Decorate my hijab

Muslim. Woman.

Oppressed; must-be.

Ignorant, for sure.

You slap those labels on me.

I let the words stick.

Decorate my hijab.

I can see your eyes follow me.

The distrust, mistrust.

The confusion that comes when you hear me speak.

(Yes, I do have a voice.)

Women should be allowed to wear what they want, you say.

(I agree.)

You say; so take that thing of your head.

I reply; “But I-“

Must be brainwashed.

Written in response to the daily prompt Label

(Some background: I am a Muslim woman who has chosen to wear the hijab out of my own accord and have done so for over seven or eight years.) No pressure from my parents, extended family etc. etc. I find it incredibly ironic that there are people who claim they believe a woman should have the freedom to dress as she wants, but also argue that women like me shouldn’t be allowed to wear a headscarf and then claim it is a way of protecting us from oppression…)



Family: a tale

Part I

No need for plans.

See you whenever.

Doors are always open.

Walk in, put on the kettle.

You know where the biscuits stay.

Look at them, it’s so great that cousins can be so close.

Can’t imagine them apart.

Part II

Turn friends away, Saturdays are for family.

Laughter, teasing, bike rides

Uncle, don’t ruffle my hair.

Need any help with homework?

Take up whole rows in the cinema.

Barbecue, anyone?

Let’s plan a family holiday.

Part III

Has it been a month?

School takes up time, it’s great to catch up.

Lighthearted teasing – know where to stop.

I feel like fireworks.

Give the sparklers to the younger ones.

They have so much fun.

They make so much mess.

Part IV

Family dinners, once in a while

Questions at the dinner table.

Life-update, please.

Genuine smiles, friendly competition.

Teasing that cuts just below the rib;

All in good faith.

We should make plans soon. Definitely. Definitely.

Part IV

It’s so great that you’ve come to visit.

Put on the tea, let’s get some take-away.

Better not.

You know, I heard you said…

That loan…Of course, of course.

The fair’s coming to town – are you planning to go?

We haven’t decided yet. And you?

Part V

Big celebrations call for big tense smiles.

Something feels different this year or is it just me?

Kids, go outside.

Egg shells, snide comments, a retort.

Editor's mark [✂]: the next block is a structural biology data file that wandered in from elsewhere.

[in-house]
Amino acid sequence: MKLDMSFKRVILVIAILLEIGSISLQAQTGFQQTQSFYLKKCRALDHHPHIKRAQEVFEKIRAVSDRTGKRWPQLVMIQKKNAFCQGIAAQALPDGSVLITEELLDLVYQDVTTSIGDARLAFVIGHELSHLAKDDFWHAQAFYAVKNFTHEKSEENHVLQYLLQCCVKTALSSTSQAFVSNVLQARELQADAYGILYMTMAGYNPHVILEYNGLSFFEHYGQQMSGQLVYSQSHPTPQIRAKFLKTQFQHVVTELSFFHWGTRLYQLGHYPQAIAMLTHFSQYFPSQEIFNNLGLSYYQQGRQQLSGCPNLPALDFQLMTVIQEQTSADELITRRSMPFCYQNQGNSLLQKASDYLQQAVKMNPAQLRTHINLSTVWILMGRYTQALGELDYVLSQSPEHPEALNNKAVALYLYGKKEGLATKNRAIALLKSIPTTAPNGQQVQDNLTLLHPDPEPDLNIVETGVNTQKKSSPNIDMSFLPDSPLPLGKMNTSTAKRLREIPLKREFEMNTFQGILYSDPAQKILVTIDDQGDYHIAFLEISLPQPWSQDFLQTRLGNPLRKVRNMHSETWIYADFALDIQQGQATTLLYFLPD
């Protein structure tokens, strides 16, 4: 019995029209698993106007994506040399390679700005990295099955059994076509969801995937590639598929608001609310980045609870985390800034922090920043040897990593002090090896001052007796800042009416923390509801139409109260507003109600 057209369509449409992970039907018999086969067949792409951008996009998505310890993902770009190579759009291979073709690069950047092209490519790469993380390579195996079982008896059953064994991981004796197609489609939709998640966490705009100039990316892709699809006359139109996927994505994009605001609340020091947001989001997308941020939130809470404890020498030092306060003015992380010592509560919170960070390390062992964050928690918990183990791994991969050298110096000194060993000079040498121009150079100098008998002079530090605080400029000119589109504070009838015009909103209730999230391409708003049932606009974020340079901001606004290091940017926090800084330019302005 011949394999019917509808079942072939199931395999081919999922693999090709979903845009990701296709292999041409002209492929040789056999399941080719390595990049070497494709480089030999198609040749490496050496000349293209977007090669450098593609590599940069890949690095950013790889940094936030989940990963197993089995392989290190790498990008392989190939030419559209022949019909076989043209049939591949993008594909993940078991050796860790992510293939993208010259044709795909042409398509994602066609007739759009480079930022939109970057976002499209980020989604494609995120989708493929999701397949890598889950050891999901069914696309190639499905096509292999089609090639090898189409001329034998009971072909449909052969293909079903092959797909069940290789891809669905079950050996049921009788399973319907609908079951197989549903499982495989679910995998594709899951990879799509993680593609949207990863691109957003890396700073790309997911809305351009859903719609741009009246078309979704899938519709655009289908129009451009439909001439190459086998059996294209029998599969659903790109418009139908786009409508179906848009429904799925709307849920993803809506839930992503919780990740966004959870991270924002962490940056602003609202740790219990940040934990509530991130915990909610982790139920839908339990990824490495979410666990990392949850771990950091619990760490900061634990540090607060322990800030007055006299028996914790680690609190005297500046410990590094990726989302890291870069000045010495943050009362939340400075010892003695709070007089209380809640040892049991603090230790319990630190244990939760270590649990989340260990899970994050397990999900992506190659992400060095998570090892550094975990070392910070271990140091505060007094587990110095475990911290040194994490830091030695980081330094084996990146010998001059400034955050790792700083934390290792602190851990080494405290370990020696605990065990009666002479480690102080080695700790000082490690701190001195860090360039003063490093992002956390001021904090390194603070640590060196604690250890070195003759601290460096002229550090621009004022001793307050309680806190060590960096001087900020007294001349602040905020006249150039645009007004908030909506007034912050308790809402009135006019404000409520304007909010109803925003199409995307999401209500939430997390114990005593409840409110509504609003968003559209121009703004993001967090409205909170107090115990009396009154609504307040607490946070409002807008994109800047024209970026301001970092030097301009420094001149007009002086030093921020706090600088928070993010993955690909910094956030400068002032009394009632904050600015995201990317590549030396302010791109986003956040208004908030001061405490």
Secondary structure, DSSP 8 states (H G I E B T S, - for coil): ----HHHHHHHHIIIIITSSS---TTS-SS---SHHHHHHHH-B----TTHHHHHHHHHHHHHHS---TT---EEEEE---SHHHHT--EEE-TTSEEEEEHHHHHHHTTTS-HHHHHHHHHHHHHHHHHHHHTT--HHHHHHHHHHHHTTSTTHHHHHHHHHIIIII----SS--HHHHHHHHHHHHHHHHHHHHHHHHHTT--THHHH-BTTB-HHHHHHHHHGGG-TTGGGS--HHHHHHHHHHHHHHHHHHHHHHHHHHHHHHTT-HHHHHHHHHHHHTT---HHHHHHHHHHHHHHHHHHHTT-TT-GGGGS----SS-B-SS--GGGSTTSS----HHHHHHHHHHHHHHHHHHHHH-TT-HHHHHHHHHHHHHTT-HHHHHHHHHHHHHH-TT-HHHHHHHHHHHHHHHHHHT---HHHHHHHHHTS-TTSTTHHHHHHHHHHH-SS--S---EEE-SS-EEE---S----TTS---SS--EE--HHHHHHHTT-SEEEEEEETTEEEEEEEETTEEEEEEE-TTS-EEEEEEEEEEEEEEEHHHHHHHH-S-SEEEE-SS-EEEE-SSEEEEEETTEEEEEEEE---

Word vomit. Stupidity. Unfounded accusations.

The cause? Who knows.

I think it would be better if we stayed out of each others lives.

Part VI

Tentative reconciliations and nervous encounters.

No apologies.

But those aren’t needed in families. Right?

Gossip through the kitchen windows. The whole town is talking.

Have they been saying it’s our fault?

Blood boiling. Forget it. It’s over.

We can go back to the way things were. Right?

Part VII

Re-connection attempted (weakly).

Let’s just pretend everything is okay.

Polite greetings. Impersonal teasing.

Appearances shall be kept.

Big events celebrated together (awkwardly).

Dread this day each year.

Mummy, can we go home yet?


Been a while.

Not sure what you’re up to.

Don’t want to pry. None of my business.

Still celebrate together.For one day each year, fake smiles.

How many more years are we going to keep up this pretense?

And the younger ones dread it; such a bore. They don’t know what they’ve lost;

Impromptu outings, loving teasing, spontaneous water fights,  late-night road trips

A second-home.



It’s okay.

Some days are good.

Some days are rough.

Stinging eyes.

Pale face.

Shaking hands.

They ask why.

You have no reason.


Just what?


Not an answer.



Disappointment, you are.

Nod. Acceptance.

You take it in.

Engrave it. Believe it.








Feel the words.

Listen to the letters.

Accept it.

Live your life by it.

Some days are good.

Some days are rough.

Stinging eyes.

Pale face.

Shaking hands.

They ask why.

You have no reason.


Just what?


Not an answer.



That’s okay.




Engrave it. Believe it.

Use it as a rubber.

Scrub it out…







Replace it.

It’s okay.



Toothbrushes kissing

It’s the small things, that she misses.

The toothbrushes kissing,

on the windowsill.

The two pairs of keys,

dancing in the hall way.

The shoes fighting;

his trainers army straight,

her heels tumbling,

on their sides.

The sounds of two alarm clocks,